The Misdiagnosis of Senioritis


Jacqui Glago, Writer

There is an epidemic that plagues the halls of high schools across the country; one that haunts teachers in their deepest nightmares, more contagious than the chicken pox. Second semester has arrived and with it, the infamous SENIORITIS.

Yes, you read correctly… this ailment can be easily detected, yet is nearly impossible to combat. Symptoms include fatigue and lethargy, as well as chronic disengagement in class. The epicenter of the malady has been detected and is commonly referred to as the Senior Lounge. Seniors are increasingly absent from school as a result of Senioritis, yet no doctor will sign an excuse note.

The cause of this disease has been extensively debated by experts. Are all seniors, year after year, collectively not curious or interested in learning? Is Senioritis a result of exhaustion from 4 years of chaos and stress? Or could it be disillusion with learning as a result of outdated teaching techniques and busy-work that does not promote intellectual curiosity?

A group of Seniors unanimously concurred on the cause of Senioritis, being a combination of exhaustion from the past 4 years, and disillusion due to outdated teaching techniques.

Senior, Angelica Cuprill, had plenty to say on the topic. “Every student has a different learning technique, and if you expect us to learn all the same way, we will probably start to zone out in class. I would love to learn in different classes, but I feel unmotivated if the sole teaching being done is reading off of a power point,” she states. She goes further, saying that she does not believe that “a good teacher is defined by the amount of grades they have in the grade book. I think that a good teacher is one that makes a class interactive without bombarding us with busy work to fill time.”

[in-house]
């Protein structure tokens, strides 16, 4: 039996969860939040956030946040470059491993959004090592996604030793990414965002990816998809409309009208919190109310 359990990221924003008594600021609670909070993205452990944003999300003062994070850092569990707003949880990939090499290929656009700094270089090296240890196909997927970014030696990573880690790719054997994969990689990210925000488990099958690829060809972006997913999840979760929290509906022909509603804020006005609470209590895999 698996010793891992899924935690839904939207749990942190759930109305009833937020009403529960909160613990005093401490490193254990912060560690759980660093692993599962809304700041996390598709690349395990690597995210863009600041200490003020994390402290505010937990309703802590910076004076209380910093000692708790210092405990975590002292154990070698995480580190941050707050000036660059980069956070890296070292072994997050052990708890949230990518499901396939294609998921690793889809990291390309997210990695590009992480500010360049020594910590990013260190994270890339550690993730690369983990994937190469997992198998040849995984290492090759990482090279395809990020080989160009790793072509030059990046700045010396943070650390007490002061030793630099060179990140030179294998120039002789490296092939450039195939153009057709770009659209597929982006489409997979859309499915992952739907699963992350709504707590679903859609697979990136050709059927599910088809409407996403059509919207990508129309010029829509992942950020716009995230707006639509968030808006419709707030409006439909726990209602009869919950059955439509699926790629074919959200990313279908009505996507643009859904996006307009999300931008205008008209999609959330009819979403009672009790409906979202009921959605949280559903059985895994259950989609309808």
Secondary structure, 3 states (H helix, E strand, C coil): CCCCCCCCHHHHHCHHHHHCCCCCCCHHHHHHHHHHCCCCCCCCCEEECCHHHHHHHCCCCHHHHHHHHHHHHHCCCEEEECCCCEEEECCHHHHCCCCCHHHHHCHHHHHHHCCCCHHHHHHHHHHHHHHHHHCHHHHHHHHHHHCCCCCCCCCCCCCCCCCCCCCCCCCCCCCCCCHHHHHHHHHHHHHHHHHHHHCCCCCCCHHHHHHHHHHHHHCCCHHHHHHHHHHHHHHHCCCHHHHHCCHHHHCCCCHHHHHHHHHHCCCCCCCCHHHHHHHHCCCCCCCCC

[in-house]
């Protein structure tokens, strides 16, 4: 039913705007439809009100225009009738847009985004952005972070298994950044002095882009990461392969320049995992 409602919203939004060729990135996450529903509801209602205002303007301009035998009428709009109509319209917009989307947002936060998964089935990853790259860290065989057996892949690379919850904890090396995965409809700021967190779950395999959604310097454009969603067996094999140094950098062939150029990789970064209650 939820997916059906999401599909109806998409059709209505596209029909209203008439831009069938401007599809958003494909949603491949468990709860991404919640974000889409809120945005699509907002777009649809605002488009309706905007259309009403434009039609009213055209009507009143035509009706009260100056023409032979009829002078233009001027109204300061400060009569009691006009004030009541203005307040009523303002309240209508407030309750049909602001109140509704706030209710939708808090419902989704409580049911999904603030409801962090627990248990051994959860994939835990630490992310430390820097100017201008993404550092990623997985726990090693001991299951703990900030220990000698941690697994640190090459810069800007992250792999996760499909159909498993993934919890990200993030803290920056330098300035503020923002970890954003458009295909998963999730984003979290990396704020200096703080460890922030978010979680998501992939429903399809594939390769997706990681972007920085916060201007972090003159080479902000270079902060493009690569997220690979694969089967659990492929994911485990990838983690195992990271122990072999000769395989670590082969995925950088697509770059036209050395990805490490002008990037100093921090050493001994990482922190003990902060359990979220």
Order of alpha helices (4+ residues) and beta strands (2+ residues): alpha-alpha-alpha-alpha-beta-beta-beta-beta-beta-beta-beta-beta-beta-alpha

Ada Cuevas, also a senior, had thoughts with regards to the what many consider “busy work.” “Teachers should not give busy work just to keep us ‘productive,’ because we start to resent learning in general, associating education with an excessive workload.”

Many teachers, however, have mastered the art of maintaining an interactive learning environment in which students are engaged, one of these being Ms. Lopez. Ms. Lopez is not a novice in combating Senioritis; she has worked with seniors for 8 years and counting. After all of this experience, she has come to the conclusion that there is not one specific cause for Senioritis. Senioritis stems from “a variety of factors. It’s not just the four years, for many it’s the 12 years.” She continues,“This is why you have to have a certain mindset when working with seniors, without playing the role of the victims as teachers. You need to realize that these are the students you have and you need to plan accordingly.”

Ms. Lopez advises other teachers “not to penalize or chastise (students) because they are taking college visits. Your job is to say: What do (seniors) need from me before they springboard out of here into the real world? What can I give to them? If (teachers) don’t change and evolve in order to meet the needs of today’s students, they will decay and dinosaur out. Education is changing and I need to continue to learn from you guys and change because I am not ready to stop learning.”

This insight and expertise has helped experts get one step closer to understanding the malady that is Senioritis, yet there is so much left to uncover. Will we ever truly be able to know the root cause of Senioritis? Is there any possible cure? These are the questions we need to ask ourselves.